September 17, 2012 -
The facial recognition software market appears to be poised for huge growth next year.
In an article that appeared in SourceSecurity.com, Chris Williams, director of digital recording company Wavestore, said that in the next twelve months, the demand for facial recognition software will increase, especially with companies needing high security protection coupled with fast detection capability.
Facial recognition is making waves this year, especially regarding events needing high levels of security, such as the 2012 London Olympics, which showcased the use of facial recognition software and earned trust of companies and individuals around the world.
Wavestore has integrated its video management software (VMS) with the FaceFirst biometric facial recognition solution.
FaceFirst facial recognition software has been used for border security, and by casinos, retailers, military and police because of its ability to identify suspects, criminals, terrorists, illegal immigrants and shoplifters within seconds, issuing alerts early for required actions.
FaceFirst makes use of national, regional and federal databases. When a character in question or persons acting strangely are detected, it searches for a match in the databases. Once positive identification is made, it sends out alerts with image of the person, video and other personal information through emails.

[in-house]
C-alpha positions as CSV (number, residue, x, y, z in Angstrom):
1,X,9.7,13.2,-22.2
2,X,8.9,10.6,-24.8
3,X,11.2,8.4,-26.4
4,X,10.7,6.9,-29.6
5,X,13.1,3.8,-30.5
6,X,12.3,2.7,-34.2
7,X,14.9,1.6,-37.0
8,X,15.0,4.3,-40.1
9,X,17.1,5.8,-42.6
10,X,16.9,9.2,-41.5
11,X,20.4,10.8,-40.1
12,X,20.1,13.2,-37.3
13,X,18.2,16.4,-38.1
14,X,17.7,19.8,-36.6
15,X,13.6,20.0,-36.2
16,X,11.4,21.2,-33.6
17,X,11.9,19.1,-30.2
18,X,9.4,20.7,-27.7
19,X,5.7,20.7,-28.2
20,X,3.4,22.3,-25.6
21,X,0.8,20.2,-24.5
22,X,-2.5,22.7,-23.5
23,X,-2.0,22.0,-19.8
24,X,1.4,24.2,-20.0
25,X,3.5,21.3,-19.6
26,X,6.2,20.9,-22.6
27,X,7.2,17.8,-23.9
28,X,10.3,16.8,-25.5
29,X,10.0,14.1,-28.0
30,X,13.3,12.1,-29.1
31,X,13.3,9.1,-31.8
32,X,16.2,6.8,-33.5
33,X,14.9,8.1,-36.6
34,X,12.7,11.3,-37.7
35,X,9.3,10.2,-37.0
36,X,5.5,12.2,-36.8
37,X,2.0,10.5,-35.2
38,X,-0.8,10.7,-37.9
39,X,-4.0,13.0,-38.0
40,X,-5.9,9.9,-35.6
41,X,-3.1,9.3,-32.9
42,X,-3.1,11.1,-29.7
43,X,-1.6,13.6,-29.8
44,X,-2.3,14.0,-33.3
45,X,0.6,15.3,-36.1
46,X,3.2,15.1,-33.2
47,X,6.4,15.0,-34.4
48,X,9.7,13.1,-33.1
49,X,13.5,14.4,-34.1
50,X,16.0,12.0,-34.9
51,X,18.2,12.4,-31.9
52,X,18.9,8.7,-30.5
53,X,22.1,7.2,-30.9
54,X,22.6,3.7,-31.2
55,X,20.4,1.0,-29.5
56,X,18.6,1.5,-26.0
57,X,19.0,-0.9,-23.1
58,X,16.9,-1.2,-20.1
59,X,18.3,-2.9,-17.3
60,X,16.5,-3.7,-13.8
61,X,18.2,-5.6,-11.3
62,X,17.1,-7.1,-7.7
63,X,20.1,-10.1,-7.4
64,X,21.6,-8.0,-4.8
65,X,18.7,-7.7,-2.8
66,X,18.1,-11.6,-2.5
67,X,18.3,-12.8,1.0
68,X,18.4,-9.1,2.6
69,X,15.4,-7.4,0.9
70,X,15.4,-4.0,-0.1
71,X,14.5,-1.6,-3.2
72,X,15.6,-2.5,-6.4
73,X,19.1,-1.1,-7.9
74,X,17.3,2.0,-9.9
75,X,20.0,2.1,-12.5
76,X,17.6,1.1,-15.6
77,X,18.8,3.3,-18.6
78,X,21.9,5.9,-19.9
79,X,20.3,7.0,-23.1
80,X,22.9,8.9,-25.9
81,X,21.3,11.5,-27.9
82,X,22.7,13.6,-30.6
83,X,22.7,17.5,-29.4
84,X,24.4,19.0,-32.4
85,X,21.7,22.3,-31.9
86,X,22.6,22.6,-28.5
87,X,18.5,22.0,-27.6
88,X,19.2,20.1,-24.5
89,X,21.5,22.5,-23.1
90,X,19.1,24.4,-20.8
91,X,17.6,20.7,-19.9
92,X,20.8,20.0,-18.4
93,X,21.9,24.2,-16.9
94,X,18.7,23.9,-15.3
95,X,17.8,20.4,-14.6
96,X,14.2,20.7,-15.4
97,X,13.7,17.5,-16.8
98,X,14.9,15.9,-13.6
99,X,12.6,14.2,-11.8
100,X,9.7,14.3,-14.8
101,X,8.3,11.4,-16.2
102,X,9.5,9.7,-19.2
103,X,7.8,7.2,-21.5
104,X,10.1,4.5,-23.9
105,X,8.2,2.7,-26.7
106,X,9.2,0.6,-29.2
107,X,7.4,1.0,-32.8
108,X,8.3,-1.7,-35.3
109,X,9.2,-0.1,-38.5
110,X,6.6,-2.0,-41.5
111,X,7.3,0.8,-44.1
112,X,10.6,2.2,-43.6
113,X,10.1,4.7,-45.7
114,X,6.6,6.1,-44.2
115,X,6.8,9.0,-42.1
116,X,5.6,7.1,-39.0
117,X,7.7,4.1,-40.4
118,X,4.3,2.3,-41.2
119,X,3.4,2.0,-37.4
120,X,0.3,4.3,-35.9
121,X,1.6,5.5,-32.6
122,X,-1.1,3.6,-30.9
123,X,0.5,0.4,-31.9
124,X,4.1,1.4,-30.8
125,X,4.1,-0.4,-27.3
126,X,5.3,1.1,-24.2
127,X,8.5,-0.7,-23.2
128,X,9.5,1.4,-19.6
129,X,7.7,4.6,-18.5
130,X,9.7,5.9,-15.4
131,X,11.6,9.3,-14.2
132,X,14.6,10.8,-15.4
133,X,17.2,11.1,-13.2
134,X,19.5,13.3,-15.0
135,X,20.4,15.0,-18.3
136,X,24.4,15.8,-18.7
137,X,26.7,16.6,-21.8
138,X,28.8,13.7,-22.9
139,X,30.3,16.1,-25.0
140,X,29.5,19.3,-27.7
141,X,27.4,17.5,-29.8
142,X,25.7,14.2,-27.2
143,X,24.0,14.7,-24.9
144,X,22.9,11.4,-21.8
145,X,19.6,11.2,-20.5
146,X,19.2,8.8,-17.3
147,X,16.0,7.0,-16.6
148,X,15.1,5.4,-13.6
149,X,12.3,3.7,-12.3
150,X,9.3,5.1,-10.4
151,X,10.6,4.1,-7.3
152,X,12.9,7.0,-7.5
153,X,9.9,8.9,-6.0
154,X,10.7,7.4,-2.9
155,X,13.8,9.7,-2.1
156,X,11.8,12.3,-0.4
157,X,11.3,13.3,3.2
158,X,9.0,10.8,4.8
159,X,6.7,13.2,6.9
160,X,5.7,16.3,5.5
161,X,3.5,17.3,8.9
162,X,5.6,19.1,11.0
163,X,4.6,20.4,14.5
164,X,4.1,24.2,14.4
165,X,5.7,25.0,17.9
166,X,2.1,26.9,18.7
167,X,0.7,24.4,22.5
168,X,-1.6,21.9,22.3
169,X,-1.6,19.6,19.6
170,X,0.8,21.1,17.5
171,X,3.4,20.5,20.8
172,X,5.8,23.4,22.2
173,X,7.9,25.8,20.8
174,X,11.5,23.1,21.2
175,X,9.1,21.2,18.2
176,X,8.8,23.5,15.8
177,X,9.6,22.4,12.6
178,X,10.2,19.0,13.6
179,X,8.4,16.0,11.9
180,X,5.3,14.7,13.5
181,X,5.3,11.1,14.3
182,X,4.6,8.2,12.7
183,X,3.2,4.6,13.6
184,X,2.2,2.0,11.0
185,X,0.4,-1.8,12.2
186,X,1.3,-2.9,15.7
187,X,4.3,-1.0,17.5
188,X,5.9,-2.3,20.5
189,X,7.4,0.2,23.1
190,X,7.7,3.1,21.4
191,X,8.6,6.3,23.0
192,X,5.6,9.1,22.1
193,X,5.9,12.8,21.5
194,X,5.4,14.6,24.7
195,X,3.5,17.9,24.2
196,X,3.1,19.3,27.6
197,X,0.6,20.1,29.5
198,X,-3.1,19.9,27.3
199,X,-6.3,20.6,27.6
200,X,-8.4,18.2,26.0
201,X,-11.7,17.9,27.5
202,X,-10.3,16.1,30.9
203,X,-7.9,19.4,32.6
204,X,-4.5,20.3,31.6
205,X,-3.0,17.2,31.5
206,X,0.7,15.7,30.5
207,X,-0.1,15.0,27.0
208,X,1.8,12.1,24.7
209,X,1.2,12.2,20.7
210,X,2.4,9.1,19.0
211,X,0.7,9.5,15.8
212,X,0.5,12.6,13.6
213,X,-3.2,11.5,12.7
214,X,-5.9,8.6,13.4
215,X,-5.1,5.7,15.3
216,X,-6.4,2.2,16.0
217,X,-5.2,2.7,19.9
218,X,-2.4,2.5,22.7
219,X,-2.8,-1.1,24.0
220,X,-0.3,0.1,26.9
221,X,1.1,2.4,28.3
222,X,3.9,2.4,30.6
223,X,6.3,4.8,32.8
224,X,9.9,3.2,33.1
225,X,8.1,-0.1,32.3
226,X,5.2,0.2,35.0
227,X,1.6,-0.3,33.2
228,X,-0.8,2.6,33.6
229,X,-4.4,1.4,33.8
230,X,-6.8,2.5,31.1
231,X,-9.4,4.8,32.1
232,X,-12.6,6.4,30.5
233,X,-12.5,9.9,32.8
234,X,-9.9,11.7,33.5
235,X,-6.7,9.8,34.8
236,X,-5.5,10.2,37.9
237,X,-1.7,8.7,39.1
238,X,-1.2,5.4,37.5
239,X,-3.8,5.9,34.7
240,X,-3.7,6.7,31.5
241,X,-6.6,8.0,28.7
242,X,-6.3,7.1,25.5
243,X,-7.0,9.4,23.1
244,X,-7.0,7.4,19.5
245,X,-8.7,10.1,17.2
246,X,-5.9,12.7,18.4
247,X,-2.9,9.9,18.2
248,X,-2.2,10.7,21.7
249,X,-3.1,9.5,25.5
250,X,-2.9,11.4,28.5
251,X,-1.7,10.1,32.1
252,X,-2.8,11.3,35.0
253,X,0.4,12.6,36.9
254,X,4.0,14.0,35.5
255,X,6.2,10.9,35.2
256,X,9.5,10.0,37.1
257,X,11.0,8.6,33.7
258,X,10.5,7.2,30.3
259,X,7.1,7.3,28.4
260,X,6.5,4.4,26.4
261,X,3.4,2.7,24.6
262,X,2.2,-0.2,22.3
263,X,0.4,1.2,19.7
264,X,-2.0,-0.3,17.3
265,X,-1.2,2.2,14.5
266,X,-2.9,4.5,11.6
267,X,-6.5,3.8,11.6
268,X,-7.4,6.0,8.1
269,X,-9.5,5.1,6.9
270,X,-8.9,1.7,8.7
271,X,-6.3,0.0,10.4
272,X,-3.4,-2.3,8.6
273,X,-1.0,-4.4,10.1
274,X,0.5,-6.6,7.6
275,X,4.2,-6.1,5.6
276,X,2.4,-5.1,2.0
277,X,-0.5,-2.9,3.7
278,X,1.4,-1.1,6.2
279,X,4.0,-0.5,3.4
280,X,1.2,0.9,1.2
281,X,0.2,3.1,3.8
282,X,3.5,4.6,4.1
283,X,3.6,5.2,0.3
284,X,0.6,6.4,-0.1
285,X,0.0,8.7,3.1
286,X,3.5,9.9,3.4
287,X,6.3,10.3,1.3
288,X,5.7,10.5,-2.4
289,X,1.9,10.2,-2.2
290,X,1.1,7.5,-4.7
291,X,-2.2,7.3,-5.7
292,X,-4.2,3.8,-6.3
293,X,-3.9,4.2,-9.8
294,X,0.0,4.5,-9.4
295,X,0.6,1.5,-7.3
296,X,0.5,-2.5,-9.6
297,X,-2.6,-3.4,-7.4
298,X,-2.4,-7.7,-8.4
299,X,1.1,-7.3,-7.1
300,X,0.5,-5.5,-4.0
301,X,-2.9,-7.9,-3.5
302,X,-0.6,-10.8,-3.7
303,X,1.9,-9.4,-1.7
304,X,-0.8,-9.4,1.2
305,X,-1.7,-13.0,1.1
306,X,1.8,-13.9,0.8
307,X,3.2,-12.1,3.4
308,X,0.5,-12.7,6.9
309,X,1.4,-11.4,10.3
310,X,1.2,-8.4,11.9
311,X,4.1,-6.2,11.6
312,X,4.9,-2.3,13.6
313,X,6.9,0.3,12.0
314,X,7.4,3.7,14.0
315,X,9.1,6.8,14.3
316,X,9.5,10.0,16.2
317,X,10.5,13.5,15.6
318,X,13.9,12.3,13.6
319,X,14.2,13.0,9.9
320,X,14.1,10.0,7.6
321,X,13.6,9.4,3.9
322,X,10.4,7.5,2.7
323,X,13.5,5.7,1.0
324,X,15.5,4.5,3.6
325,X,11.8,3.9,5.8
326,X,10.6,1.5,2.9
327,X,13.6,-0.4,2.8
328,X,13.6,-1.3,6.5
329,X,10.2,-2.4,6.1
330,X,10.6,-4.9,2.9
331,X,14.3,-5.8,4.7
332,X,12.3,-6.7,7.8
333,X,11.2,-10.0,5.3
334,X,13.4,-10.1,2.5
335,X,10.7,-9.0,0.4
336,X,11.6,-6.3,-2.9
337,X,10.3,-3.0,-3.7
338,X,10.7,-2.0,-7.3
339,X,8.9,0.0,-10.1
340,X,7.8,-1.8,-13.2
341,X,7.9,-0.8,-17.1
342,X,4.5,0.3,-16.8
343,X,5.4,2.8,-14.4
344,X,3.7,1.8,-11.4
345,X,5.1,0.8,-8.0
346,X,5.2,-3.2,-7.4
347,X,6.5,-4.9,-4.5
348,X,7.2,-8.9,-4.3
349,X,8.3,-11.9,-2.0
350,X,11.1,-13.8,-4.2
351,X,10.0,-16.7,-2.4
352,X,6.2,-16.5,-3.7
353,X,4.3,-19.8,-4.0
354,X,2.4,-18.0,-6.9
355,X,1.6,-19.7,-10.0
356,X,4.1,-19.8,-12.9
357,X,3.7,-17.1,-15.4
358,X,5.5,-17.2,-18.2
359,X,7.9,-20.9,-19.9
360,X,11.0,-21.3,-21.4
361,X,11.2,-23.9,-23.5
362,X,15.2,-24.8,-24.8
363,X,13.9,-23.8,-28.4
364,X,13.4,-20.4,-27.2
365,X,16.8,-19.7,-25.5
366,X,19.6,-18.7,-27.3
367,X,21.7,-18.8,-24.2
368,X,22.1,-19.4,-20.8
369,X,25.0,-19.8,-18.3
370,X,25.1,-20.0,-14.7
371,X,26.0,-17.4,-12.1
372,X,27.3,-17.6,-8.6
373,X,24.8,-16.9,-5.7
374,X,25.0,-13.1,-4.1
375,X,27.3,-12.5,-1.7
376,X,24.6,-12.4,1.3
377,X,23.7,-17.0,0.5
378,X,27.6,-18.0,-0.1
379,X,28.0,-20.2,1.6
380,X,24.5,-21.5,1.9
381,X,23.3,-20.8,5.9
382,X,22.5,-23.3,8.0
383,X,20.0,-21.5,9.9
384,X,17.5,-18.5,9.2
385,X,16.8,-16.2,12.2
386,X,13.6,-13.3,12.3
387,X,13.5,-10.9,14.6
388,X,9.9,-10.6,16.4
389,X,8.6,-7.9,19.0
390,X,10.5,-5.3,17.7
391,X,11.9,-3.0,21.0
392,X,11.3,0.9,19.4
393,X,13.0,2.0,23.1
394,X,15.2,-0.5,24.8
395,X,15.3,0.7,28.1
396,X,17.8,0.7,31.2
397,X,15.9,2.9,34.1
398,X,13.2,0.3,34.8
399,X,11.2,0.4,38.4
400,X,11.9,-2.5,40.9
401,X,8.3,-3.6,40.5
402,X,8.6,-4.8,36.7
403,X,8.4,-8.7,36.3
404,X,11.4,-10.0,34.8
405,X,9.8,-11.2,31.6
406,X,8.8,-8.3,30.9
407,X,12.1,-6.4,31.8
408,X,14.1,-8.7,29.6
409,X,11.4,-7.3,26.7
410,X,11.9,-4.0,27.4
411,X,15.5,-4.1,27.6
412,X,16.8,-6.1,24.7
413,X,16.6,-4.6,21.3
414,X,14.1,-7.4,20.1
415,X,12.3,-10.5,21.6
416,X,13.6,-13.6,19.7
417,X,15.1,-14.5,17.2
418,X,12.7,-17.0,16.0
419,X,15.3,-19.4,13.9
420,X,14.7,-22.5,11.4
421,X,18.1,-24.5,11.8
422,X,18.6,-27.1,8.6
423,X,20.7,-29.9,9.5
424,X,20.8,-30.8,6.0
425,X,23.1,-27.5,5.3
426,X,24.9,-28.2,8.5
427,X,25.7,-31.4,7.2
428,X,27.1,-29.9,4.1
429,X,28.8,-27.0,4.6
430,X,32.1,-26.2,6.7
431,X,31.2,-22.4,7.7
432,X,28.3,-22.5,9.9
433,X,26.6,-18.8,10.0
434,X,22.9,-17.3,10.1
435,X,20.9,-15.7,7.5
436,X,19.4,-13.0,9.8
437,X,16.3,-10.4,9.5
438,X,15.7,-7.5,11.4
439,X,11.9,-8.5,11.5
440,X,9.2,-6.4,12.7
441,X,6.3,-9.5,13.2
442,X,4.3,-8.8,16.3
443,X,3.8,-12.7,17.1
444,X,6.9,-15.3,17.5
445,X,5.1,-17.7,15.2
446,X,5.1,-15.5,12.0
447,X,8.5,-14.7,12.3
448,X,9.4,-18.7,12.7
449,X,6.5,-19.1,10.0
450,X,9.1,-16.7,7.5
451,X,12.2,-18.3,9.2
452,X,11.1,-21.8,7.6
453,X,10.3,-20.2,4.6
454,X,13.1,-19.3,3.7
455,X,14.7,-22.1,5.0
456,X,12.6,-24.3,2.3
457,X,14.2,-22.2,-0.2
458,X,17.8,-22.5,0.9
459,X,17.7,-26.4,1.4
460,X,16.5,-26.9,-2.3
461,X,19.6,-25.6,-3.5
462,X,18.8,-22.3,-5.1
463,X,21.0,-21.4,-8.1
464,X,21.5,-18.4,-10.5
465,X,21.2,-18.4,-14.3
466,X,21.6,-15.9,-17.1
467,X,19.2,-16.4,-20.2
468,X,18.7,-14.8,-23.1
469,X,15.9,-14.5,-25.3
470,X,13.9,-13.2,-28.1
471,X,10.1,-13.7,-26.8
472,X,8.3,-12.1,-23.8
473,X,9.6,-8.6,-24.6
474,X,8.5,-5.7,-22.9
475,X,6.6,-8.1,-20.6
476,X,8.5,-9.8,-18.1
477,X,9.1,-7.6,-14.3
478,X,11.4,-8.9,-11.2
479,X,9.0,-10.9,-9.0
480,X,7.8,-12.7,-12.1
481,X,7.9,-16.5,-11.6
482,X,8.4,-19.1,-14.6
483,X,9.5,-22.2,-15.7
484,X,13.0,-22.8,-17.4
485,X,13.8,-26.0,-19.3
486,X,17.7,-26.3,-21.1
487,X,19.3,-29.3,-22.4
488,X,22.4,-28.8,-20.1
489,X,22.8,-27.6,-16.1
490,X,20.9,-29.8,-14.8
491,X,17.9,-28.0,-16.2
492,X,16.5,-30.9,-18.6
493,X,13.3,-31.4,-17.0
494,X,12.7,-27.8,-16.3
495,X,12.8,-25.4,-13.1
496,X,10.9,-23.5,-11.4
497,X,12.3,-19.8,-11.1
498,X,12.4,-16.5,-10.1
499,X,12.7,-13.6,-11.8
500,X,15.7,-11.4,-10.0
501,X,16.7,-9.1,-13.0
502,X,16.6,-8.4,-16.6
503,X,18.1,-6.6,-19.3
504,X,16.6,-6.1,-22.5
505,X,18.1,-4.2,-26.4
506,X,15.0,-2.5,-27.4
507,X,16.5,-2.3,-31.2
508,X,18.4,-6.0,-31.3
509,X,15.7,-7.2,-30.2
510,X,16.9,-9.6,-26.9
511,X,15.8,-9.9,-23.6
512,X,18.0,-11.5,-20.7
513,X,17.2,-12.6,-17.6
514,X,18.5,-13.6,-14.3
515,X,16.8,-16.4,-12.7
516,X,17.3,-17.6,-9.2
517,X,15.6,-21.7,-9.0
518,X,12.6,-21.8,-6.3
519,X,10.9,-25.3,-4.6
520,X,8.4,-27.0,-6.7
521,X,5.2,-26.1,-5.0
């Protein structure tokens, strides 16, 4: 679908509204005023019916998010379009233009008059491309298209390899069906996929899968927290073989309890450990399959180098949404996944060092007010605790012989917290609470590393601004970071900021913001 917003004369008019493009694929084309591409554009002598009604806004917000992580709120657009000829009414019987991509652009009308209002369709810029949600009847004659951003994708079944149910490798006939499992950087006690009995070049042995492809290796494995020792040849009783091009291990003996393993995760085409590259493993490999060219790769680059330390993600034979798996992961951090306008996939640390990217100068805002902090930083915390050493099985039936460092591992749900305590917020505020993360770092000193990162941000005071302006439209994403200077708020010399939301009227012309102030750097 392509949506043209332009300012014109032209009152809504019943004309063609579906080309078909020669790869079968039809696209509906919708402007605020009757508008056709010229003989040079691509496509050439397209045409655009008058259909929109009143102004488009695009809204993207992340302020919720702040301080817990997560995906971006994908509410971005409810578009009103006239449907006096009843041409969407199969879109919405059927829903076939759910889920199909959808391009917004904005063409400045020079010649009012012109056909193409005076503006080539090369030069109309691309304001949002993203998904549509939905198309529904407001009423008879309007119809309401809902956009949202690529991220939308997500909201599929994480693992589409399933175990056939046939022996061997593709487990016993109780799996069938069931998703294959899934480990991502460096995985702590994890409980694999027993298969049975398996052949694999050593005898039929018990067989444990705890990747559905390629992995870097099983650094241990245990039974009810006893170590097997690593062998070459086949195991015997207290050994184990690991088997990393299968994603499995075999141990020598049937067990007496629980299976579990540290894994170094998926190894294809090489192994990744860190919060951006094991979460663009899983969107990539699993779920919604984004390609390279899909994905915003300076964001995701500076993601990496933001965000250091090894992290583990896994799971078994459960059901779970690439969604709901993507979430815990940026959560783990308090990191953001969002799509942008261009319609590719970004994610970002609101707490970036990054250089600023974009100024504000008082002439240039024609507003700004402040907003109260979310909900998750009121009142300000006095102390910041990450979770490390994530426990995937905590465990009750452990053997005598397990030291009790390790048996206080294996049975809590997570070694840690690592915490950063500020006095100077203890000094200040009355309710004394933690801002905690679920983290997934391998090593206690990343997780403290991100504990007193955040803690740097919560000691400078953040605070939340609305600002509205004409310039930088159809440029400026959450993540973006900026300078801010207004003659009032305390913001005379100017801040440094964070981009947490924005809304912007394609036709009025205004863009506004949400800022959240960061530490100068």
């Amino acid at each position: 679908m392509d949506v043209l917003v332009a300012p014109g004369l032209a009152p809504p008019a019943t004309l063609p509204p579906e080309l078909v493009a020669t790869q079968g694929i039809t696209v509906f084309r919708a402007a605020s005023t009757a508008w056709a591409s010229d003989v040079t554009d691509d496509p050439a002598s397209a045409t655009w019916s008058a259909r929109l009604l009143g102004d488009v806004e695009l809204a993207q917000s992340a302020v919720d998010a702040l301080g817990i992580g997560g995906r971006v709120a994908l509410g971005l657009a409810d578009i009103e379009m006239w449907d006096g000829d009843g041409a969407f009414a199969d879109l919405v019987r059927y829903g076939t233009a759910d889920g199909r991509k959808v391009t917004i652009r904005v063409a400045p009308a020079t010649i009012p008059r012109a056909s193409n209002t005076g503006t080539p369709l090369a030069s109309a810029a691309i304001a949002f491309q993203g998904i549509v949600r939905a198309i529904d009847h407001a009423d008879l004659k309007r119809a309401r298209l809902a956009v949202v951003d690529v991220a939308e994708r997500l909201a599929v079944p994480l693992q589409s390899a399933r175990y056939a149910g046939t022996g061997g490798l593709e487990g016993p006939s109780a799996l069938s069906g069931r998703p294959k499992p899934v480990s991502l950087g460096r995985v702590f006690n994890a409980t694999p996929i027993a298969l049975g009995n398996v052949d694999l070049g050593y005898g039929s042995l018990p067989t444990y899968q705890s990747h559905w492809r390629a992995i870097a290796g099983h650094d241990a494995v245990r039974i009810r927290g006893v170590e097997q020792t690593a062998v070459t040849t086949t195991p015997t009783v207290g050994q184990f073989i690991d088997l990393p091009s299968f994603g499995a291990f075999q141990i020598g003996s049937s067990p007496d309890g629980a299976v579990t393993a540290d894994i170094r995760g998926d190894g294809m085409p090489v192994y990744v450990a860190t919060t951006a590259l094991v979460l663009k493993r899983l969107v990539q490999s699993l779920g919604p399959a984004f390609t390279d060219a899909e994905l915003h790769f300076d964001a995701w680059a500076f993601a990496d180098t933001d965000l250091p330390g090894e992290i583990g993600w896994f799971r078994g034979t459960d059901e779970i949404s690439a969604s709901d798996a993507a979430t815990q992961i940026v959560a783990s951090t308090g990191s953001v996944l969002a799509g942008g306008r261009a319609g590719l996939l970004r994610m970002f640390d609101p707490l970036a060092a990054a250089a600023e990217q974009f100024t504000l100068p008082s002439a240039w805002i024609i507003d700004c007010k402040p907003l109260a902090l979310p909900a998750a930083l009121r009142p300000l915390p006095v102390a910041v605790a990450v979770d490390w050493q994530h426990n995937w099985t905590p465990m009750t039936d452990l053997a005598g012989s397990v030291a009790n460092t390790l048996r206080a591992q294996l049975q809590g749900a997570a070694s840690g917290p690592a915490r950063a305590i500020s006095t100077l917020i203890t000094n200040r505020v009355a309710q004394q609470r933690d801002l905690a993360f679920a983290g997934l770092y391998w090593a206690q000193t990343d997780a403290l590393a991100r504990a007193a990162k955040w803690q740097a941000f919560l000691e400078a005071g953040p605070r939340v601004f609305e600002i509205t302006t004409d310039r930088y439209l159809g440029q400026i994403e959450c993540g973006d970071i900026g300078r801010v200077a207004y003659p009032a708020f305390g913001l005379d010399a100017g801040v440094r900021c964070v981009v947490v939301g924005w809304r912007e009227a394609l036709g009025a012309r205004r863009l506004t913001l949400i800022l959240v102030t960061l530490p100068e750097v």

It is capable of handling large scale data because FaceFirst has developed its own data processing algorithms which, according to Joseph Rosenkrantz, president and CEO of FaceFirst Biometrics, “are able to operate on an infinite scale and distill this deluge of evidence down to humanly comprehensible actionable information.”
He added, “This boils down to millions of comparison requests per second generated by a multitude of sensors, and a system designed to analyze evidence from multiple sources concurrently in order to produce highly accurate identifications of individuals whose faces are on a watch list.”
It should be noted that FaceFirst has inked what is believed to be the world’s largest live face recognition surveillance system in Panama’s Tocumen International Airport with 155 IP cameras running at 30 frames per second, processing at a speed of a million facial comparisons per second.
With the partnership between FaceFirst and Wavestore’s video management system, Chris Williams said, “the combined solution provides clients with a video surveillance and recording system that can give peace of mind, and can reduce operating costs by making best use of security personnel.”
Williams noted that this is the kind of partnership which will drive facial recognition software to be part of an increasing number of security projects.
Do you agree that facial recognition will be the “it” thing when it comes to security in 2013?